Thursday, March 27, 2014
Potential dangers hiding in purses and backpacks
A good idea is to have a designated bag-area out of reach. It can be hooks on the wall, a cupboard, or a shelf. It is also a good idea to make a routine out of always closing zippers and similar
Prescription medications should never be taken by anyone except for the person with the prescription. But, even common painkillers can cause problems for pets. Advil, Motrin, and Tylenol are examples of common drugs very dangerous to pets. The acetaminophen in one Tylenol is enough to kill a cat, and can cause liver problems in a dog. Human antidepressants are also very dangerous for pets.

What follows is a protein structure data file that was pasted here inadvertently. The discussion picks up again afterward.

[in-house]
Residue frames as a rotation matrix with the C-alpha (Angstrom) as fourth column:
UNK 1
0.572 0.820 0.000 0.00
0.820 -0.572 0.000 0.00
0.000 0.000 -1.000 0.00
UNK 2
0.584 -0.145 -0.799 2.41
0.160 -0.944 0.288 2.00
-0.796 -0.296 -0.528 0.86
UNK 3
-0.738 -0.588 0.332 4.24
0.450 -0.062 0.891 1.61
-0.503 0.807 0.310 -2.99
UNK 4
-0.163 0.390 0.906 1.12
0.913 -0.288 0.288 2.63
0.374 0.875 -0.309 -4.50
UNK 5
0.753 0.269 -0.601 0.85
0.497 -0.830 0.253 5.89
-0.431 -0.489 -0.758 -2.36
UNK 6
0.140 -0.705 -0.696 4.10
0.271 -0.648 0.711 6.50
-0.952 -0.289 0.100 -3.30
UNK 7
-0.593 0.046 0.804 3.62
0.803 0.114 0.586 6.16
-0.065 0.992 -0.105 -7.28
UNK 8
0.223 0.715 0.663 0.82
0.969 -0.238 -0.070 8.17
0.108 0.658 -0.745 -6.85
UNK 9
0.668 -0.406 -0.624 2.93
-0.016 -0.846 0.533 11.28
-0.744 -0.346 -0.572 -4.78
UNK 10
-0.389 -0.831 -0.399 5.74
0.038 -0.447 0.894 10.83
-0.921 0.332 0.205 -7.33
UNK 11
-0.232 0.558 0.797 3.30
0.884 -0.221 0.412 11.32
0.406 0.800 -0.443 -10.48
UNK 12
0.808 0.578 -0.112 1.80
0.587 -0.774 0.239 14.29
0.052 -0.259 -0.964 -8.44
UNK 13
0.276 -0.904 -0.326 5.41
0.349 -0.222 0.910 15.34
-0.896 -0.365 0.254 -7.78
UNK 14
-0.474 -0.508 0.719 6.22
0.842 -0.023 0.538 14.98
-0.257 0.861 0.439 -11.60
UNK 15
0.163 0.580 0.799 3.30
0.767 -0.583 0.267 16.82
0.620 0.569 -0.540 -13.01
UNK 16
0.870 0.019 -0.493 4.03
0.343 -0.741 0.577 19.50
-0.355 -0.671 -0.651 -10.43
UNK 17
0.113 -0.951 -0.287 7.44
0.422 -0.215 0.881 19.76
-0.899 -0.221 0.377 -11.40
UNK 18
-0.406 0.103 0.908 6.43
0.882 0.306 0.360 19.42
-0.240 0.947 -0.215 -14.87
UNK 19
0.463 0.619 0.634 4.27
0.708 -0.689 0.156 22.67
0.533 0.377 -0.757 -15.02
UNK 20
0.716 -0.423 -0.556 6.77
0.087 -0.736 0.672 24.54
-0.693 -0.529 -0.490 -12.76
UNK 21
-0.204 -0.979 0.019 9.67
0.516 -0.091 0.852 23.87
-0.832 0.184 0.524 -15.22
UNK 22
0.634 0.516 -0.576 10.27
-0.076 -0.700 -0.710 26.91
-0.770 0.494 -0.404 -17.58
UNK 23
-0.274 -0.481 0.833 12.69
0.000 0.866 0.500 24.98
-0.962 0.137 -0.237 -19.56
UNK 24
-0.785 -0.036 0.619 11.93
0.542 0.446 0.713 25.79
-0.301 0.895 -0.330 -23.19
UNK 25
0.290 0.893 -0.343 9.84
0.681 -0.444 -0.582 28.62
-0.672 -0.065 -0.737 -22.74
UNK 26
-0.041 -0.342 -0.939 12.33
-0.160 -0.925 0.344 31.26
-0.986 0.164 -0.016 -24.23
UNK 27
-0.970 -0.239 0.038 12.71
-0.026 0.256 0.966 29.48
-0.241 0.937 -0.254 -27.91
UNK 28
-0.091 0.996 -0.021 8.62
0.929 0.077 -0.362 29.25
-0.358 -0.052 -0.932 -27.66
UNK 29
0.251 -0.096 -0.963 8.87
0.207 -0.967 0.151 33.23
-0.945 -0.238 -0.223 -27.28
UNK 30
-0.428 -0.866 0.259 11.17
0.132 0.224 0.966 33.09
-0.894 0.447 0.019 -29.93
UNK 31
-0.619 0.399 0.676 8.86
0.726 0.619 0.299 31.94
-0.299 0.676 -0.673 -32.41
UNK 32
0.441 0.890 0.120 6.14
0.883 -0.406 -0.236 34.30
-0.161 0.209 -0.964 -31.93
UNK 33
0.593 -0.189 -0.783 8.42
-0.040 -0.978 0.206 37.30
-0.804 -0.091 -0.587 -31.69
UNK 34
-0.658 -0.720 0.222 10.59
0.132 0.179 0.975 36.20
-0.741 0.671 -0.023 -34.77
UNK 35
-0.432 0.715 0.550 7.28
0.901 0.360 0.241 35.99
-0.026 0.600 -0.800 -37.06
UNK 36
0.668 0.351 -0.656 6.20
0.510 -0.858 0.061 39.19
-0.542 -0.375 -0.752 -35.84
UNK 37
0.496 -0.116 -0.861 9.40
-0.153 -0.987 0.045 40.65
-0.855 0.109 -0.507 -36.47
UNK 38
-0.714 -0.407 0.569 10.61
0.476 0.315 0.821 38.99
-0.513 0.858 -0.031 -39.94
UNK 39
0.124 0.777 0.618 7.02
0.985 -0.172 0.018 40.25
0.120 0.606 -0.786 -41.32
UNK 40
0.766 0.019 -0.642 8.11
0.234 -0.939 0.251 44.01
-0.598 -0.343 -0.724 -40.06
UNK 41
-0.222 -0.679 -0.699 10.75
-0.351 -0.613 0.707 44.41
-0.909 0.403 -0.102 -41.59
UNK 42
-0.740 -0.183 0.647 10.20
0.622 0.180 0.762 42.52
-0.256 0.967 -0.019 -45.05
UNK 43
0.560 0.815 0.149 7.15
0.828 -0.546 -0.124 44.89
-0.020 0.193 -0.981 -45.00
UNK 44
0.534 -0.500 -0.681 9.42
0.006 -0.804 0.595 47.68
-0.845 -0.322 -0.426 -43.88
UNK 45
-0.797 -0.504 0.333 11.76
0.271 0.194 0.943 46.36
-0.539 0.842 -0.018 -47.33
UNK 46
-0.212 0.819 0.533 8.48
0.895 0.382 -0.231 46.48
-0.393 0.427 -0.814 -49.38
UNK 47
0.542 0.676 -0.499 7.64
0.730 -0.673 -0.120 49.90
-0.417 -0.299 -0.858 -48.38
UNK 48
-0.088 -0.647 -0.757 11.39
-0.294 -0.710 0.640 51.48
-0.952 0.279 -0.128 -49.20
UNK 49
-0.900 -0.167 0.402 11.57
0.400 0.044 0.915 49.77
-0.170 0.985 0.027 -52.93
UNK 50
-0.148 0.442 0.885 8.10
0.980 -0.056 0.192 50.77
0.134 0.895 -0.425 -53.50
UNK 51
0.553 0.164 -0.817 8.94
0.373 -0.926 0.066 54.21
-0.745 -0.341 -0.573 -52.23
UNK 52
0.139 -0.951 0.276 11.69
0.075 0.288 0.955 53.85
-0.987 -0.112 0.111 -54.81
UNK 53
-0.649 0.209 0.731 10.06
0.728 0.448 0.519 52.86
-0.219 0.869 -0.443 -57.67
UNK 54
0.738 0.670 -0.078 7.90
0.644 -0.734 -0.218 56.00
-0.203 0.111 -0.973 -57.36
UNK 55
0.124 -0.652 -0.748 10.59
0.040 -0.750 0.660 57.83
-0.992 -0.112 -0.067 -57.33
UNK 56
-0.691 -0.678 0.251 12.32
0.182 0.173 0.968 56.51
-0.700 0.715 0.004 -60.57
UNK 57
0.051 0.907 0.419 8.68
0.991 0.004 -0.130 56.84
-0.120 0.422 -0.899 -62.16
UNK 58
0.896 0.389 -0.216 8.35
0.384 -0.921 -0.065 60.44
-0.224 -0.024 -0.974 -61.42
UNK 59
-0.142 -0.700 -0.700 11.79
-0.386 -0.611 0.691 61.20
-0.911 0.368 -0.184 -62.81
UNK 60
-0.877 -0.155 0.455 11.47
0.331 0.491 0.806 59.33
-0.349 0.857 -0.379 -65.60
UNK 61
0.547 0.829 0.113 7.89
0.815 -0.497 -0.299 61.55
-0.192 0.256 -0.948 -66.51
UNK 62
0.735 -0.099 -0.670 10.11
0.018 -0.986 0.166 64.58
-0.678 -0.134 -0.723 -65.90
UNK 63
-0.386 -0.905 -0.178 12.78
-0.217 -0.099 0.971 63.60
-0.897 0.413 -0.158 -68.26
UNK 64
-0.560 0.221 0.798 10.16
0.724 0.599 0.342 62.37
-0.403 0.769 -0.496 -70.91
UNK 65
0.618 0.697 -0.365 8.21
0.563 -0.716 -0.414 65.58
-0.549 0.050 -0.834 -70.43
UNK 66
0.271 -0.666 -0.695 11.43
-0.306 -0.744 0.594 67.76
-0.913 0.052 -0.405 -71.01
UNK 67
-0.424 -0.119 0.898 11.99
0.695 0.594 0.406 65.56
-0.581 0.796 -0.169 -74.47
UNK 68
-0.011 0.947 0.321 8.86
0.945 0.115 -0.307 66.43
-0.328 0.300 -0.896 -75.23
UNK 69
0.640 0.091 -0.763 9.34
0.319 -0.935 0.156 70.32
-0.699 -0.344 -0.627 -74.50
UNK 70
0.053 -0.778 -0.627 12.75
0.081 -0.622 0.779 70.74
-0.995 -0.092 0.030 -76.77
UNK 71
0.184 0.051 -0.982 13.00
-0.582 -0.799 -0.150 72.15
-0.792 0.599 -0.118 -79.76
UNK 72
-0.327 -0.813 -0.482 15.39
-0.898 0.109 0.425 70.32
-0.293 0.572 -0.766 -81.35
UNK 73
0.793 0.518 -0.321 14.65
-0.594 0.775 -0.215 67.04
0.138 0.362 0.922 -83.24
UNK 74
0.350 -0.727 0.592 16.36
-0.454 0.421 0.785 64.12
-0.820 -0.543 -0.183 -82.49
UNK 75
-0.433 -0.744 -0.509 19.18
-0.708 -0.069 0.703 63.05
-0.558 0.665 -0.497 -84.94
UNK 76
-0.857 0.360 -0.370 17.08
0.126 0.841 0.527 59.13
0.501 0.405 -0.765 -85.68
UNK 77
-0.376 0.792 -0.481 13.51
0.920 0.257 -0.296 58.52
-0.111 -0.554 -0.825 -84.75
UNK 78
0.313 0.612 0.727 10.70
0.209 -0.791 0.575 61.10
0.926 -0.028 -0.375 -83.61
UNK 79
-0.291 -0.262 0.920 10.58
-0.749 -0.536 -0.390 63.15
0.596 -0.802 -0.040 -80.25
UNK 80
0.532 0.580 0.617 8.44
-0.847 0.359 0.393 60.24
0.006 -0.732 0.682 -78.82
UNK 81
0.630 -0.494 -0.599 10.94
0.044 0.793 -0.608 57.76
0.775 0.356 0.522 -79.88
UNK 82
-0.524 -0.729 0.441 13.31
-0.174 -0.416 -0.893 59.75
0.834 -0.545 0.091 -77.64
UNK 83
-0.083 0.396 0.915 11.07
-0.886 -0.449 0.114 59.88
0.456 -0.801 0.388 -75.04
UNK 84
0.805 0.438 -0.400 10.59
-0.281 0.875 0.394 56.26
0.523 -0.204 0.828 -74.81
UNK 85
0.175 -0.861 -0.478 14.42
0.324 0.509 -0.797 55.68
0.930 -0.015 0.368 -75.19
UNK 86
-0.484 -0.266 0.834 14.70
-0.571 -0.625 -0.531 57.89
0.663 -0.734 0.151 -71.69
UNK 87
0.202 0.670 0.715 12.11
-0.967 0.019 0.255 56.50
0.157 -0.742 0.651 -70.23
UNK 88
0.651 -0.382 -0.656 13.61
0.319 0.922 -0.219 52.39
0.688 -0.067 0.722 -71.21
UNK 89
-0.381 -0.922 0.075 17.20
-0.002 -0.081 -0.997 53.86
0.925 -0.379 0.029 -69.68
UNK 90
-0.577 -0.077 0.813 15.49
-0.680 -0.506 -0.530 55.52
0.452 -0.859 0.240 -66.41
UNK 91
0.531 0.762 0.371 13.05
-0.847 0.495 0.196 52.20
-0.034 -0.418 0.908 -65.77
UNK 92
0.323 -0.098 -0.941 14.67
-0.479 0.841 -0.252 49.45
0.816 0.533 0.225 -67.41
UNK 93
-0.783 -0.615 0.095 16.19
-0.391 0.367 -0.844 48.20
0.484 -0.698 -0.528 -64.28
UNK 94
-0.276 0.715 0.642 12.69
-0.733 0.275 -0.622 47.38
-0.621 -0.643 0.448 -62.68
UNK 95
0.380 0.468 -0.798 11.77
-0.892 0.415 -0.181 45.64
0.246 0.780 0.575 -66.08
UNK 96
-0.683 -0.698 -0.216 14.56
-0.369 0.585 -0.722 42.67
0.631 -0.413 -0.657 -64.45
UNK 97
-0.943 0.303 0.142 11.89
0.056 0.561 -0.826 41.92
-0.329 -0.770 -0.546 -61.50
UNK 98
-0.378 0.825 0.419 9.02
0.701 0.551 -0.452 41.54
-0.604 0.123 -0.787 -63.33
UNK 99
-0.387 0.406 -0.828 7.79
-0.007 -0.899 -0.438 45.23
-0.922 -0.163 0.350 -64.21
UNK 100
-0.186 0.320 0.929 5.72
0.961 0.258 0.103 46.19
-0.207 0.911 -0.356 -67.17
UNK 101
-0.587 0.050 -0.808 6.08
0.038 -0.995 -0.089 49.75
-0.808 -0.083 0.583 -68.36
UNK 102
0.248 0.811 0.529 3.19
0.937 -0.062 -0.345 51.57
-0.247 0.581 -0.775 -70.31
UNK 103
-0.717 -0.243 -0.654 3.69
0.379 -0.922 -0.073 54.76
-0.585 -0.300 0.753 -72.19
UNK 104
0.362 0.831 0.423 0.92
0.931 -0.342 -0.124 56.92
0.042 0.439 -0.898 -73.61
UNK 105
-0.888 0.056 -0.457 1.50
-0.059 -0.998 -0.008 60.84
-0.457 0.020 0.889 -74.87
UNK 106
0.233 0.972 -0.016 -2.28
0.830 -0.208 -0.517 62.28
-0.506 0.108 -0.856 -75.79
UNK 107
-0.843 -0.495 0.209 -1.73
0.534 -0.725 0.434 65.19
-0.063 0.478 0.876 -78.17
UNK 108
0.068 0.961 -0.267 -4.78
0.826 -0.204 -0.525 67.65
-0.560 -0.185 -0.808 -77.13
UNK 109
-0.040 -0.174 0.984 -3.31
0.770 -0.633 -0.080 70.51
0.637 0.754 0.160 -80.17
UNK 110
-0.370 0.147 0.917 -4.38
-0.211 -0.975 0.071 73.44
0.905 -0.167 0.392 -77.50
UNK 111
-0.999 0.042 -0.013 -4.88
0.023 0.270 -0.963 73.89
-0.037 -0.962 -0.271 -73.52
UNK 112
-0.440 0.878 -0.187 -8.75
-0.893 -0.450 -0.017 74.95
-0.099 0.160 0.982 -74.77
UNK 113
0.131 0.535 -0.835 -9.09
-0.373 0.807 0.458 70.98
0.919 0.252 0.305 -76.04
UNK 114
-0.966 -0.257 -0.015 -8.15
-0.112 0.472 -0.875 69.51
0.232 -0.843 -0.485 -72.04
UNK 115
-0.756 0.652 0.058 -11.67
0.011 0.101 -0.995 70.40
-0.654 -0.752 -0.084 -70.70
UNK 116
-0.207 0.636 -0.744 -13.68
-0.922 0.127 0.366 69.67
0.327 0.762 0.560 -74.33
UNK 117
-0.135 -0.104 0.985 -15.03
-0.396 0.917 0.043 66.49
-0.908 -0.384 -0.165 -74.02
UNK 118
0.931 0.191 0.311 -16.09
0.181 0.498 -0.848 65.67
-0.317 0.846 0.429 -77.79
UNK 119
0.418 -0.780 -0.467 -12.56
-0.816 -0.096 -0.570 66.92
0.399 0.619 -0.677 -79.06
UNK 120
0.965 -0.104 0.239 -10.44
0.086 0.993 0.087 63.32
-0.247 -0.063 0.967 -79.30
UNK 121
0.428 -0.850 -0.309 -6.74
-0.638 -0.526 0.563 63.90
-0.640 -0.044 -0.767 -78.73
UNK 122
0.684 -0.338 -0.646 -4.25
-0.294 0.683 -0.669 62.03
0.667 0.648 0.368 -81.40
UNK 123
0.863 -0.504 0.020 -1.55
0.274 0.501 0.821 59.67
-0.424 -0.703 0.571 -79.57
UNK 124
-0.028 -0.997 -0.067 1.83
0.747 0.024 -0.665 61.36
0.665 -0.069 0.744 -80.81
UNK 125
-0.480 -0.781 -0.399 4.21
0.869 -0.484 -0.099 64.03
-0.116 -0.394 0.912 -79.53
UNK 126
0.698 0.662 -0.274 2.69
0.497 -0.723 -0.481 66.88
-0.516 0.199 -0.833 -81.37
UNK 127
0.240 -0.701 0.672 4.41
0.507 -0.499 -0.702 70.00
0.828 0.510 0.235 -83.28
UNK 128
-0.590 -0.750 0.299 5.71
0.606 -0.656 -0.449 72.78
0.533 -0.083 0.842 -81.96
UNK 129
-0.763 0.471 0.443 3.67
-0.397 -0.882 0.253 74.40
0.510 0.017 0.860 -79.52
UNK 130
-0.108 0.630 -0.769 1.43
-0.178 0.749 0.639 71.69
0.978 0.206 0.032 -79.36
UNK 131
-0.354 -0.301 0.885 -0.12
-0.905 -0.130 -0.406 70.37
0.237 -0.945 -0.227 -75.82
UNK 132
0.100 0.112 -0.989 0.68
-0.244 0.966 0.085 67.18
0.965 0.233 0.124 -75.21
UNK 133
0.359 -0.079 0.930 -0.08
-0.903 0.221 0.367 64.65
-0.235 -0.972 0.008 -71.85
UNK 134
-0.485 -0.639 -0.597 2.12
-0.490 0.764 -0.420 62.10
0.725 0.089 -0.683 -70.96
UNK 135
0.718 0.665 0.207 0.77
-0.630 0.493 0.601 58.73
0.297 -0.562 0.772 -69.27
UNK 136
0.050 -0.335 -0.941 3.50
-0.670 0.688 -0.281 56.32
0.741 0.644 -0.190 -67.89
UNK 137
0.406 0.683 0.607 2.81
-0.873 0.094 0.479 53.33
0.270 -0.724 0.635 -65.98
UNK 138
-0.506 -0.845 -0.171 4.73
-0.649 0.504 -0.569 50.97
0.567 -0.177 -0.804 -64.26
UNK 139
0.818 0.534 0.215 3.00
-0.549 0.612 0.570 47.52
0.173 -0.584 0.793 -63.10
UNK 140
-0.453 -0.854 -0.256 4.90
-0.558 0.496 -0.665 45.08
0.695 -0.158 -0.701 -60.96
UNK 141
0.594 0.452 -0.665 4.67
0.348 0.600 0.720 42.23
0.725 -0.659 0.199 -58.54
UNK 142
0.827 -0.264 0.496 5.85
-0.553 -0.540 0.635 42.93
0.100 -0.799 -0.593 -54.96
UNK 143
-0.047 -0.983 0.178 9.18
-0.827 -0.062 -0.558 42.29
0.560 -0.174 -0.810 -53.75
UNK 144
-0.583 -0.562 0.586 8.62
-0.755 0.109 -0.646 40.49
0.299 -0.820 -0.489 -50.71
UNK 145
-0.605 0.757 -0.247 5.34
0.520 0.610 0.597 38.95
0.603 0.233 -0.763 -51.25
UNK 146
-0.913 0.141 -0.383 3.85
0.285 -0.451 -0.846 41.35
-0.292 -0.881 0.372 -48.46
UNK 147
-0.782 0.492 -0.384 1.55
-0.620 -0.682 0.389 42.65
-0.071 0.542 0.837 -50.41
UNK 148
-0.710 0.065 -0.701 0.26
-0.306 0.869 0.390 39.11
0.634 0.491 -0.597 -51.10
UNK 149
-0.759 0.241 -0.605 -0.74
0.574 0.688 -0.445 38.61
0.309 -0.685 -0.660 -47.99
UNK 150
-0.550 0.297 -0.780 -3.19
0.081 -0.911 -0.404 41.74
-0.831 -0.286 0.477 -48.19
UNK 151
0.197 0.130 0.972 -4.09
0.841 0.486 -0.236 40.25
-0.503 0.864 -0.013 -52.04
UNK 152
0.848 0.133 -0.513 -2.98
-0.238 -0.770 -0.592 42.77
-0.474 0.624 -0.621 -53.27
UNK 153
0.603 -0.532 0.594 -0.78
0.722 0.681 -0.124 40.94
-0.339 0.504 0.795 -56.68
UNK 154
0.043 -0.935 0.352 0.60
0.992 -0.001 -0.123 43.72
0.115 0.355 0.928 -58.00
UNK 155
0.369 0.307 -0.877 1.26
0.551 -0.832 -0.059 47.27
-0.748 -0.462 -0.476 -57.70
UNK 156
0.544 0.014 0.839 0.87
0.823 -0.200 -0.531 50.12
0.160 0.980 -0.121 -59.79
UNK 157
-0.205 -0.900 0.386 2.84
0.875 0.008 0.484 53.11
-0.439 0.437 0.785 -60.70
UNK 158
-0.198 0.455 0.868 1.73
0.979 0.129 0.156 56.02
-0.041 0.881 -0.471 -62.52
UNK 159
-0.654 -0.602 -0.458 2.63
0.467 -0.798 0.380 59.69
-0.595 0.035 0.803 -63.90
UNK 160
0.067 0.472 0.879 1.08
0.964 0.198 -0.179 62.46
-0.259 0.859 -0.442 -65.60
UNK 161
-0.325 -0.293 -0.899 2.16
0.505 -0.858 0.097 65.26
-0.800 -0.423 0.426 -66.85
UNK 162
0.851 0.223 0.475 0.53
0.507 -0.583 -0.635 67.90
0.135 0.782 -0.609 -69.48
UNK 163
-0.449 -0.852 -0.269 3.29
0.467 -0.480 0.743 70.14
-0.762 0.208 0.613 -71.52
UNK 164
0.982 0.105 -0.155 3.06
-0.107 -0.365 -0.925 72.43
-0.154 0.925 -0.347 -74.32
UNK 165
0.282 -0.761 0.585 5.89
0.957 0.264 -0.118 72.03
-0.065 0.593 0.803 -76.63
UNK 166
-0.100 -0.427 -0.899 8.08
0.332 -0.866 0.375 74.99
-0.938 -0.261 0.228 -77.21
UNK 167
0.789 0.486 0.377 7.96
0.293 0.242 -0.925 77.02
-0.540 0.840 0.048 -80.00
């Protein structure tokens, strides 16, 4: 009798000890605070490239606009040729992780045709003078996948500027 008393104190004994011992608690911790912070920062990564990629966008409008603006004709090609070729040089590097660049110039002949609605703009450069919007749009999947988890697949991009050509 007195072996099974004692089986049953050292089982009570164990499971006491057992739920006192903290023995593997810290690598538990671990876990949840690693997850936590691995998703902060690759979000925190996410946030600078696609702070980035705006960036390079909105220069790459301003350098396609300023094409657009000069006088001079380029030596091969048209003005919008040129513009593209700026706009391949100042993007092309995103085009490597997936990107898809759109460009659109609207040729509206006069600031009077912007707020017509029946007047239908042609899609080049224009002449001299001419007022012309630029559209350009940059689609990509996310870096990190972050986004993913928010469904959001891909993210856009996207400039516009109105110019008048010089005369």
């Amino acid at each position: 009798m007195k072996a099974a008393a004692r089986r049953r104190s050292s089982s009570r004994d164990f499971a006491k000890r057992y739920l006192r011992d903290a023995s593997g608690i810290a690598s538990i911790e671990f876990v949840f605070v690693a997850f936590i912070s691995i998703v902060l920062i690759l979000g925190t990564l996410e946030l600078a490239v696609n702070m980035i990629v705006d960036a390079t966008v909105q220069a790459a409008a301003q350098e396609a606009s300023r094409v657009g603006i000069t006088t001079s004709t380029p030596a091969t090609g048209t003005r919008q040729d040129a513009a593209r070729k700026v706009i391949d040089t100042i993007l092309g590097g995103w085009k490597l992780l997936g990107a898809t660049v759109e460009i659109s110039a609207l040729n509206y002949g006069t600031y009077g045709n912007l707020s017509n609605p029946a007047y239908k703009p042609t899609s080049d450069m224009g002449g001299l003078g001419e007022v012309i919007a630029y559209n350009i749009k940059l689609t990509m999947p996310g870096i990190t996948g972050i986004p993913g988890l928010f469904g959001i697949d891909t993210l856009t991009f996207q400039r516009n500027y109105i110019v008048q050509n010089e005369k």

These look innocent enough, but some dogs think they're toys, and if a dog bites through the shell, the substance inside is enough to cause an acute, life-threatening poisoning.
Artificially sweetened gum and mints.
Most chewing gums and mints contain xylitol. It is also common in chewable vitamins, sugar free candy, and nicotine gum. Xylitol is fine for humans, but very toxic to dogs. Even a small amount can lead to a dangerous blood sugar crash in dogs, and a larger amount can lead to liver failure.
All forms of nicotine. Cigarettes, smokeless tobacco, chewing tobacco, nicotine gum, lozenges, anything with nicotine can potentially kill a pet.
These products contain lots of alcohol and can potentially cause coma and death in pets.
If you think your pet got into something poisonous, call your veterinarian at once. If they really ate something poisonous minutes can matter, and the sooner you get the correct diagnose, the easier, safer, and less expensive it will be to treat your pet.
If you want to know more about pet poisons, visit the Pet Poison Helpline!
~ Maria Sadowski ~